Recent findings have shown that women in Turkey outlive their male counterparts by almost five years, state-run Turkish Statistical Institute (TurkStat) confirmed yesterday.
The 2014-2016 statistics revealed that Turkish citizens have an average life expectancy of 78 years. However, that number is 75.3 when it comes to men and 80.7 for women.
Earlier in 2013, the average life expectancy was 76.3, with 73.7 years for men and 79.4 years for women, TurkStat said.
For 15-year-olds, the minimum age when one can start working in Turkey, the average remaining life expectancy was 64.2 years. For males, it was 61.5 years compared to 66.8 years for females.
The average remaining life expectancy for people currently 50 years of age was 30.5 years in general, or 28.2 years for men and 32.7 years for women.
Despite remarkable economic growth and improvements in social welfare, Turkey lags behind in its ambition to increase its life expectancy rates. Turkey, like the other developing nations, faces the risk of a rapidly aging population.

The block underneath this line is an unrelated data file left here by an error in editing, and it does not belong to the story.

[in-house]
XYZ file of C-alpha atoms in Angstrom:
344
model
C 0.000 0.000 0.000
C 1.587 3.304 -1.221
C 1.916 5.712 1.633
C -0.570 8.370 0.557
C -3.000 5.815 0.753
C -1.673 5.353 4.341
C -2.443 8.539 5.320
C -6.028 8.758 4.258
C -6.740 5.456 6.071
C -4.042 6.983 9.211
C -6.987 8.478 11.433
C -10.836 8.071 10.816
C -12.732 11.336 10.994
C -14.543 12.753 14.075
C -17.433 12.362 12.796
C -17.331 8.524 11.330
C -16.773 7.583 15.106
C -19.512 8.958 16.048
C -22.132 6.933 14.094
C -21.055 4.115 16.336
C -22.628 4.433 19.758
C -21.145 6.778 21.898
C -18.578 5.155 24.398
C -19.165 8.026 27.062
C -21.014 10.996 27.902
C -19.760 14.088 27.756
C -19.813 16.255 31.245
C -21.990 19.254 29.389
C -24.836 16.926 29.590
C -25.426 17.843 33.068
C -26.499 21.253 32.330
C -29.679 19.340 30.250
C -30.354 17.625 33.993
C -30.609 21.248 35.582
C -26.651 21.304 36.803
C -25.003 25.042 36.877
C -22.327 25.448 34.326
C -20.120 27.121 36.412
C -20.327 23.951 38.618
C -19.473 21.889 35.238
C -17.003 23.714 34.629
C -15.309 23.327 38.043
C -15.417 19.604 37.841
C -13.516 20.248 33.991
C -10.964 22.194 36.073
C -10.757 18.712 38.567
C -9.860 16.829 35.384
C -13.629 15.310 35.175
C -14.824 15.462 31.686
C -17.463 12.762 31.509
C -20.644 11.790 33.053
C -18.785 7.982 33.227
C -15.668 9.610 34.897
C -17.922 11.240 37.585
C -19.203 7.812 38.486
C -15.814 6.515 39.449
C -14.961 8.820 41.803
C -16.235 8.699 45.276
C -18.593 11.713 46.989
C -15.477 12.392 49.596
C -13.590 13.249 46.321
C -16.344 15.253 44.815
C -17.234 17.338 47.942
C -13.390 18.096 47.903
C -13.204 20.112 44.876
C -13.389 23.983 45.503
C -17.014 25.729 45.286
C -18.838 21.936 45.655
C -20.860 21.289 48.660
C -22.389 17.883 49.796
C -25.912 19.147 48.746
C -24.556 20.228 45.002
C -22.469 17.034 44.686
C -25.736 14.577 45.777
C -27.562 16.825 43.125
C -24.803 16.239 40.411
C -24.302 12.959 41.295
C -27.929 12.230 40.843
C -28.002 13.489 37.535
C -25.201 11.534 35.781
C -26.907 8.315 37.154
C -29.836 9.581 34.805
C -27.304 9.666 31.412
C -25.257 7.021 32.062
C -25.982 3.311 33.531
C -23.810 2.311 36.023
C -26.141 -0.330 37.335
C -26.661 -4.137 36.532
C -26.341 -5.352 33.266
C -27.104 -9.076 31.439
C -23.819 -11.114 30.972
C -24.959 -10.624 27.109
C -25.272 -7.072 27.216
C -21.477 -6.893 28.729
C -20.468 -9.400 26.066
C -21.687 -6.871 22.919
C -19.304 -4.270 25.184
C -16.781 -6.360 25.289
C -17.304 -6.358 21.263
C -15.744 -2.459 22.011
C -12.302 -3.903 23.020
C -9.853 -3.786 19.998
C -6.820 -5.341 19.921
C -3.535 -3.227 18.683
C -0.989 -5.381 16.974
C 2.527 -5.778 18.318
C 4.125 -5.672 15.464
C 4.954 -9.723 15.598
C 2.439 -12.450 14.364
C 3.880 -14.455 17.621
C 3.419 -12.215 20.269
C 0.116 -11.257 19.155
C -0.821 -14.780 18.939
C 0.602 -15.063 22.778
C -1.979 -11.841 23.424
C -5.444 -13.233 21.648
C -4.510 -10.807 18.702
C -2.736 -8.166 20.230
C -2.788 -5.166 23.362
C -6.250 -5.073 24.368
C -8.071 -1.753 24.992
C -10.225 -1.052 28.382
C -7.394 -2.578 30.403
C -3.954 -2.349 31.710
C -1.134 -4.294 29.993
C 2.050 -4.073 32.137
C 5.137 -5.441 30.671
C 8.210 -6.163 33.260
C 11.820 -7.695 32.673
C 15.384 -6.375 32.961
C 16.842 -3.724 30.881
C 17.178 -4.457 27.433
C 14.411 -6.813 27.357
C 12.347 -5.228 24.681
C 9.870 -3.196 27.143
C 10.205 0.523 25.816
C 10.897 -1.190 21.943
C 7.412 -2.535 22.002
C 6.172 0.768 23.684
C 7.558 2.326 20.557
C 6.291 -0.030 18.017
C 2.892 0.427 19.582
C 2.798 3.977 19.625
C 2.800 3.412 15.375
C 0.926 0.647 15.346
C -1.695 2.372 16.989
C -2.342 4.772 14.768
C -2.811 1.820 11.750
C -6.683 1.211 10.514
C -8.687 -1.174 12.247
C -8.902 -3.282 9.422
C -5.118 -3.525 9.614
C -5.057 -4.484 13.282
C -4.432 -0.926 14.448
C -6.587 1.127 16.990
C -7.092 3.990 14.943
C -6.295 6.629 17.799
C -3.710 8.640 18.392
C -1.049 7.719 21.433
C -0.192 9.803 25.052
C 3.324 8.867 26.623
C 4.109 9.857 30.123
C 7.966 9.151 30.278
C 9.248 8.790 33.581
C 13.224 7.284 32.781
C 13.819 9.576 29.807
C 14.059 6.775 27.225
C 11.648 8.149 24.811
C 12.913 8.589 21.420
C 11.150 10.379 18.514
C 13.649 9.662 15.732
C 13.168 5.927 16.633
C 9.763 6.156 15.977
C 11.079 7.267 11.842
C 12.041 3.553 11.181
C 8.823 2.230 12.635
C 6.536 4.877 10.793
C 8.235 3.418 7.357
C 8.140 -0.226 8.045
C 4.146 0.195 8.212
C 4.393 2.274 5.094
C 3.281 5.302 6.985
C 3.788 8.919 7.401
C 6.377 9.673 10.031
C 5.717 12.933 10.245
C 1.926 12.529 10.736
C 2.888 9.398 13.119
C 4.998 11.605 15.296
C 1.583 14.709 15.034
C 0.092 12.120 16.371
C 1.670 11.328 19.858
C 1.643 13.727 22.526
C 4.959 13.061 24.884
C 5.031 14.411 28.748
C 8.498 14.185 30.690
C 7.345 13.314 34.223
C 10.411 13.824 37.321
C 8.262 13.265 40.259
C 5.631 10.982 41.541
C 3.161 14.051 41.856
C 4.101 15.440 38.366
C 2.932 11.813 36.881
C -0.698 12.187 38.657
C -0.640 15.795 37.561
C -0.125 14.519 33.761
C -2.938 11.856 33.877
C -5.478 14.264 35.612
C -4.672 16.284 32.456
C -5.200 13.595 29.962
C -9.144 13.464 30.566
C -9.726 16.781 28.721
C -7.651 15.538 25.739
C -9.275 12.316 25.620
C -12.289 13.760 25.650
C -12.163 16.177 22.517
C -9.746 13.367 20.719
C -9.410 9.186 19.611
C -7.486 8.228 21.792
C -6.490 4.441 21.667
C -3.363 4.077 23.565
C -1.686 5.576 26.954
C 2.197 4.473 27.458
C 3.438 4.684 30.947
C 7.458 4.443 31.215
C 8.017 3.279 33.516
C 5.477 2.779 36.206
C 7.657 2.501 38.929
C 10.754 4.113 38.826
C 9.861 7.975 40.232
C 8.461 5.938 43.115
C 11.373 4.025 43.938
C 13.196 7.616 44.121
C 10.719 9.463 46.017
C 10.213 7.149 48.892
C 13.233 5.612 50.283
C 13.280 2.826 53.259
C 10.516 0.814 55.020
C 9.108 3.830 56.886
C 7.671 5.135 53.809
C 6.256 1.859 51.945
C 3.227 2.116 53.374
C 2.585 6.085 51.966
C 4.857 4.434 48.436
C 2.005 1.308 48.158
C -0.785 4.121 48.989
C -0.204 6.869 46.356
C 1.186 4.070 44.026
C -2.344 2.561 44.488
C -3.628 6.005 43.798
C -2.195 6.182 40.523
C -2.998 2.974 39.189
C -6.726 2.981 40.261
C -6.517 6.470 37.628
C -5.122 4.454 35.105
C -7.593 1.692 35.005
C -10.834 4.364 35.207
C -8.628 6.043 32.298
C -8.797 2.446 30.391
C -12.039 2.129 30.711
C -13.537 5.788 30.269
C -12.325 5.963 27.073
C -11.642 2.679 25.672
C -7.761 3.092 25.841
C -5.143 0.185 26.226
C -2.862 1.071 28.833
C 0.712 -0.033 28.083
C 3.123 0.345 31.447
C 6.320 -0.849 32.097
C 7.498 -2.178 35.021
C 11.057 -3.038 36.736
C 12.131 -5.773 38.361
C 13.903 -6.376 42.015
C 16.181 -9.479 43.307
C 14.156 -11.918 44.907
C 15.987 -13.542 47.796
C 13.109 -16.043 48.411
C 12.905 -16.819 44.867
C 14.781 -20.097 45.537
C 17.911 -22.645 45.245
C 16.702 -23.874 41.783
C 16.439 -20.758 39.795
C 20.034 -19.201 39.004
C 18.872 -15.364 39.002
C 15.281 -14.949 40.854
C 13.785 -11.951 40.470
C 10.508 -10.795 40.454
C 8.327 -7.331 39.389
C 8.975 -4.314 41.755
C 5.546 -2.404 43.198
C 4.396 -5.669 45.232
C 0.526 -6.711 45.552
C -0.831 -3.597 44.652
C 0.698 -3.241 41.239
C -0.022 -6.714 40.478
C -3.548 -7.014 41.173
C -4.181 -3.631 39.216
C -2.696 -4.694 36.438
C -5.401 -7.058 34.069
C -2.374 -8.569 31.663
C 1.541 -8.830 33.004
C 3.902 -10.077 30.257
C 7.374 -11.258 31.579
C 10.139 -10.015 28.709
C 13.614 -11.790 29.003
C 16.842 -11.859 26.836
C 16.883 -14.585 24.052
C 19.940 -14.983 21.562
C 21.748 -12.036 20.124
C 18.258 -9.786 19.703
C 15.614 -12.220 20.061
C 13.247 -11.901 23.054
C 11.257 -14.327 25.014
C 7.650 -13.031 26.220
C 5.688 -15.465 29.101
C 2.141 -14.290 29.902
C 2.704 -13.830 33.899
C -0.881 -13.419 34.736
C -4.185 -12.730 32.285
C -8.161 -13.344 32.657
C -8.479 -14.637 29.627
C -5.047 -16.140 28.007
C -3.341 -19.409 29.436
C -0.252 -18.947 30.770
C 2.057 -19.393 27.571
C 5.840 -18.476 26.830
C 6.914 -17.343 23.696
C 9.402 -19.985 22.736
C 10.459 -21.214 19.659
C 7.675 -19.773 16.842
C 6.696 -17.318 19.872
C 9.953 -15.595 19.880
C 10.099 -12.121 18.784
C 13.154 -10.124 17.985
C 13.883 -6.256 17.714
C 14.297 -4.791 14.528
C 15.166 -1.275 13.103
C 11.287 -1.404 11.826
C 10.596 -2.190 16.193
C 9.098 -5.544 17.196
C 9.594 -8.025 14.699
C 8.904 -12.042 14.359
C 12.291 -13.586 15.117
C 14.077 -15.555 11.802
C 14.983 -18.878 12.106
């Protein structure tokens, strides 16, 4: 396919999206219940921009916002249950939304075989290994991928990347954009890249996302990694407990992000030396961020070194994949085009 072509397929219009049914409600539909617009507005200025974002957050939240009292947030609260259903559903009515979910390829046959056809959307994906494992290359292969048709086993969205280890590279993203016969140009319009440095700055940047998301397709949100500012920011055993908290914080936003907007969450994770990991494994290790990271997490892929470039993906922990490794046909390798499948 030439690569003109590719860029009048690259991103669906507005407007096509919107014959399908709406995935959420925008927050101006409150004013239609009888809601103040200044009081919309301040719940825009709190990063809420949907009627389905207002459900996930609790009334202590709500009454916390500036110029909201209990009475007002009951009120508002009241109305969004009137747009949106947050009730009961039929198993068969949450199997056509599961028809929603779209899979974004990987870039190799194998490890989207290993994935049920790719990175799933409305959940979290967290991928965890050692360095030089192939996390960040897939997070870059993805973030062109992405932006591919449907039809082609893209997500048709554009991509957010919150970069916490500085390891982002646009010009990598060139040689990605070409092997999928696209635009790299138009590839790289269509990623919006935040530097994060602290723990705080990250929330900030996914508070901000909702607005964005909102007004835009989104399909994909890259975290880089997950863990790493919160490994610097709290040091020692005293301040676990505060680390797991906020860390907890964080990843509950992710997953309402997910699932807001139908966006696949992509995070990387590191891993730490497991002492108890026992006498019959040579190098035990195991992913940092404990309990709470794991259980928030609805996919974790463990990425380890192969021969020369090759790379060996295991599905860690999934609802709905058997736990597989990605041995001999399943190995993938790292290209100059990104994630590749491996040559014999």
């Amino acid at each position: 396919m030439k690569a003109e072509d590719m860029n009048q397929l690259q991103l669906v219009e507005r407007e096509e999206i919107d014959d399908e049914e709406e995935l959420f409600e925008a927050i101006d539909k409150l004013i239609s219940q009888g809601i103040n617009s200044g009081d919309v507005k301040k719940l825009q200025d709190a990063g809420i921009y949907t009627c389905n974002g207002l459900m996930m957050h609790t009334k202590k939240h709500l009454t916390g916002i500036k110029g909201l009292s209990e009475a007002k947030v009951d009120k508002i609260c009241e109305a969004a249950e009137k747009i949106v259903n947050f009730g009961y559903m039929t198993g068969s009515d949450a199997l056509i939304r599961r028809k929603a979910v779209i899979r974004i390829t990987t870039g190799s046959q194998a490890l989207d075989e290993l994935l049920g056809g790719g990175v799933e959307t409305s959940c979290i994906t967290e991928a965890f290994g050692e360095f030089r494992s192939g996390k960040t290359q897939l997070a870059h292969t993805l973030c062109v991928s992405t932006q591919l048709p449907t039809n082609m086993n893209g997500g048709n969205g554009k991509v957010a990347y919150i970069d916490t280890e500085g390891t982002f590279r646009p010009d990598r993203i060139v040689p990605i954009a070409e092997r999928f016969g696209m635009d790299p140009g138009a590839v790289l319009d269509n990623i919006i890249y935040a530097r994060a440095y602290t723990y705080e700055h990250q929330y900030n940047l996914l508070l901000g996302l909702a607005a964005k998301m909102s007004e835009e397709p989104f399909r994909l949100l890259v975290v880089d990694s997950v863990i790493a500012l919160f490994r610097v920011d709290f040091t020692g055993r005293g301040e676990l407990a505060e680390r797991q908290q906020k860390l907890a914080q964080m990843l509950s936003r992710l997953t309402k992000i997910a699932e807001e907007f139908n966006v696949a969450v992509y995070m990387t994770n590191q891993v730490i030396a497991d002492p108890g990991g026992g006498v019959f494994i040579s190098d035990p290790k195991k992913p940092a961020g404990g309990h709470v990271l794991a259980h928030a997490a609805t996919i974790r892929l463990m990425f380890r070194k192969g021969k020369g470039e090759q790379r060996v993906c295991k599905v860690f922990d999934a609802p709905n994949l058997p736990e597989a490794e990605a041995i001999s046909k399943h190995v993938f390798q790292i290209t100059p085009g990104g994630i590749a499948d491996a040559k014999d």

Projections made previously by TurkStat show that the number of elderly people will increase to 10.2 percent by 2023 and rise even further in the following decade. Experts link these expectations to a decline in fertility and new treatments being available to increase longevity.
Ankara seeks to encourage population growth in the country and hopes to boost numbers by offering incentives such as longer paid leave and social benefits for larger families.
Since his tenure as prime minister, current President Recep Tayyip Erdoğan has continued to promote population growth, advocating that families should have at least three children.
Meanwhile, recent reforms by the government, which focus on social benefits and female employment, have taken the slowly aging population into consideration.